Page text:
|Chambliss Ousts Cleland in Ga. Senate Race|
Nov. 6 -- Republican challenger U.S. Rep. Saxby Chambliss scored an upset victory over incumbent Georgia Sen. Max Cleland after a race in which Cleland lost substantial ground in the days leading up to the election.
Chambliss' victory flies in the face of recent opinion polls which had Cleland safely ahead. An American Media poll in mid-October put Cleland ahead of Chambliss 47 percent to 41 percent, with a 4 percent margin of error. As late as Saturday, the Atlanta Journal-Constitution and WSB television reported the race had tightened, with Cleland leading 48 percent to Chambliss' 45 percent among people "certain to vote" - a lead within the poll's margin of error.
The victory follows a heated campaign characterized by ugly campaign ads during the race's final weeks. One Chambliss ad, according to the Journal-Constitution, attempted to portray Cleland's procedural votes on setting up the proposed Department of Homeland Security as opposition to the president's efforts to defend the homeland.
Sen. Zell Miller, a fellow Georgia Democrat, appeared in a Cleland spot to defend his Senate colleague.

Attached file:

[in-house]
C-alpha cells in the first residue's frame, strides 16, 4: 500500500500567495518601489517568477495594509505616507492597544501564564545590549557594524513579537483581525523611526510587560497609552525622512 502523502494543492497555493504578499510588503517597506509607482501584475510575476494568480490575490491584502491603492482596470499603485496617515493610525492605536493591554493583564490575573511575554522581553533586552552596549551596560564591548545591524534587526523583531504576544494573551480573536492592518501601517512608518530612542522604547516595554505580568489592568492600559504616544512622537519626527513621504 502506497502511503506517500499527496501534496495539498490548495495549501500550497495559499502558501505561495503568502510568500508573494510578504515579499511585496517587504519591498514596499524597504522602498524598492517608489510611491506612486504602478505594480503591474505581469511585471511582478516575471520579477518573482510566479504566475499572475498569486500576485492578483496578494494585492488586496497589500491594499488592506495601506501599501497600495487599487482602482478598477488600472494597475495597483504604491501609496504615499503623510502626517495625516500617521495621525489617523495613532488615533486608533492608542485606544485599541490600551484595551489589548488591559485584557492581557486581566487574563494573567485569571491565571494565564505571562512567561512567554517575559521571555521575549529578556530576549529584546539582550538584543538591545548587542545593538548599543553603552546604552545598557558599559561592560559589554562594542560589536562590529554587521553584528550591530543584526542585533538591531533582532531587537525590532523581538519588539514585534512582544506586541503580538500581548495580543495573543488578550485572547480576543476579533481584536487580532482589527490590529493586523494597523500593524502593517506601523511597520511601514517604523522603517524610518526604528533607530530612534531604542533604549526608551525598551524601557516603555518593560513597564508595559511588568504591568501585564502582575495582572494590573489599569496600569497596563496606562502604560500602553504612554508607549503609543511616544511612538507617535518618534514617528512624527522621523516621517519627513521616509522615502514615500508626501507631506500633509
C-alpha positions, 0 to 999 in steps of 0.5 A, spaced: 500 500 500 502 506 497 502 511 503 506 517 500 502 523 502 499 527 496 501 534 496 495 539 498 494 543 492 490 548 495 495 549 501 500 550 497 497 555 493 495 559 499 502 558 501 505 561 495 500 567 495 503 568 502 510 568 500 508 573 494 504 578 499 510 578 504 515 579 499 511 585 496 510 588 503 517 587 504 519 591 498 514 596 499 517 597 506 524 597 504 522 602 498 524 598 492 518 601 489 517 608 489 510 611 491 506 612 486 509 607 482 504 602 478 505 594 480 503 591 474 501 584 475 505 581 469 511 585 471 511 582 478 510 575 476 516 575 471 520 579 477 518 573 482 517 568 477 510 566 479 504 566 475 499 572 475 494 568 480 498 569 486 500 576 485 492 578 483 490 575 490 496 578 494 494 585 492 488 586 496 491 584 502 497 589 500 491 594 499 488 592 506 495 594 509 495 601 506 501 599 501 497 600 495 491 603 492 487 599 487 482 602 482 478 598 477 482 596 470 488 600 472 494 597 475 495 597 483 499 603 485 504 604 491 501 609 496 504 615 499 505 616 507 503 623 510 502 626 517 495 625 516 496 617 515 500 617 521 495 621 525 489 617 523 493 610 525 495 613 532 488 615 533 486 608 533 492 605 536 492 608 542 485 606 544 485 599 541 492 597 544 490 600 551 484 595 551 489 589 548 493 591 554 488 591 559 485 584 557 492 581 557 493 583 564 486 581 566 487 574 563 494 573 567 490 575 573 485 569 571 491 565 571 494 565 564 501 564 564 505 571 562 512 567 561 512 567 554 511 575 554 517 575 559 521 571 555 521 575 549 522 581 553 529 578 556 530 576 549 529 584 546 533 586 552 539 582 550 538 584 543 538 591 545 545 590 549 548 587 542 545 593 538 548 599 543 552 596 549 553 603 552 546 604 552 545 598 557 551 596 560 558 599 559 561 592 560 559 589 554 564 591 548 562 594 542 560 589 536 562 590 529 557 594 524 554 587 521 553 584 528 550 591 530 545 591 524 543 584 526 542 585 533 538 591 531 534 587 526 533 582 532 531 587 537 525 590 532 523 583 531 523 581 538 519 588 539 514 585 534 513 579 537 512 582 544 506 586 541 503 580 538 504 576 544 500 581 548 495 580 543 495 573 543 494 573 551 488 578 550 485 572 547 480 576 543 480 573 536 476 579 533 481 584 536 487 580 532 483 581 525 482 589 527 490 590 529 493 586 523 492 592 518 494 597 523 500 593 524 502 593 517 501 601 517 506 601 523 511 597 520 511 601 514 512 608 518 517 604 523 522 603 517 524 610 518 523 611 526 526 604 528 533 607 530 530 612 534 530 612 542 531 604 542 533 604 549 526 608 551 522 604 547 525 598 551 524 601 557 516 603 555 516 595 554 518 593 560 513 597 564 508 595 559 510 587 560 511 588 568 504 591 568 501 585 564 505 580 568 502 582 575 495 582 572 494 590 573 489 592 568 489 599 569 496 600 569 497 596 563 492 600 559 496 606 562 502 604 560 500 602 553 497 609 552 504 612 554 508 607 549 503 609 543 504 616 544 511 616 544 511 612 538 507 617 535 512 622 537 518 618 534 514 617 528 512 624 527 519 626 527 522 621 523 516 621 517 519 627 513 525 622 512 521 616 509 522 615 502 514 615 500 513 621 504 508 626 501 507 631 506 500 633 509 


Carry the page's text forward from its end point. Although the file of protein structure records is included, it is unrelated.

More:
"It's disgraceful for anybody to question Max Cleland's commitment to our national security," Miller said. Pointing to Cleland's record in the Vietnam War, during which he lost both legs and an arm, Miller said "Max Cleland is my hero," and his "opponent should be ashamed."
Chambliss backed a version of the homeland security legislation that would set aside employee union rules to allow President Bush to hire and fire federal workers in the new department. Cleland supported a version more favorable to those unions, which contributed heavily to his campaign, the Journal-Constitution reported.
Cleland consultant Karl Struble told Cox News Service the Chambliss ads used "some of the ugliest stuff I've ever seen," including "using pictures of Osama bin Laden and Saddam Hussein ... They're taking lying to a new art form in that race." Chambliss media consultant, meanwhile, said Cleland's ads are "so over the top negative" that they seemed designed to disgust uncommitted voters and keep them from the polls, Cox News Service reported.
On the issues, Chambliss and Cleland also sparred over a potential move to allow workers to direct some Social Security payments into private investment. Cleland was against such a move; Chambliss supported it. They also differed on health care and the president's economic plan.
A four-term congressman, Chambliss served on the House's Permanent Select Committee on Intelligence and served as Chairman of the House Intelligence Subcommittee on Terrorism and Homeland Security.
Cleland, a former head of the U.S. Veterans Administration and former Georgia secretary of State, was first elected to the Senate in 1997.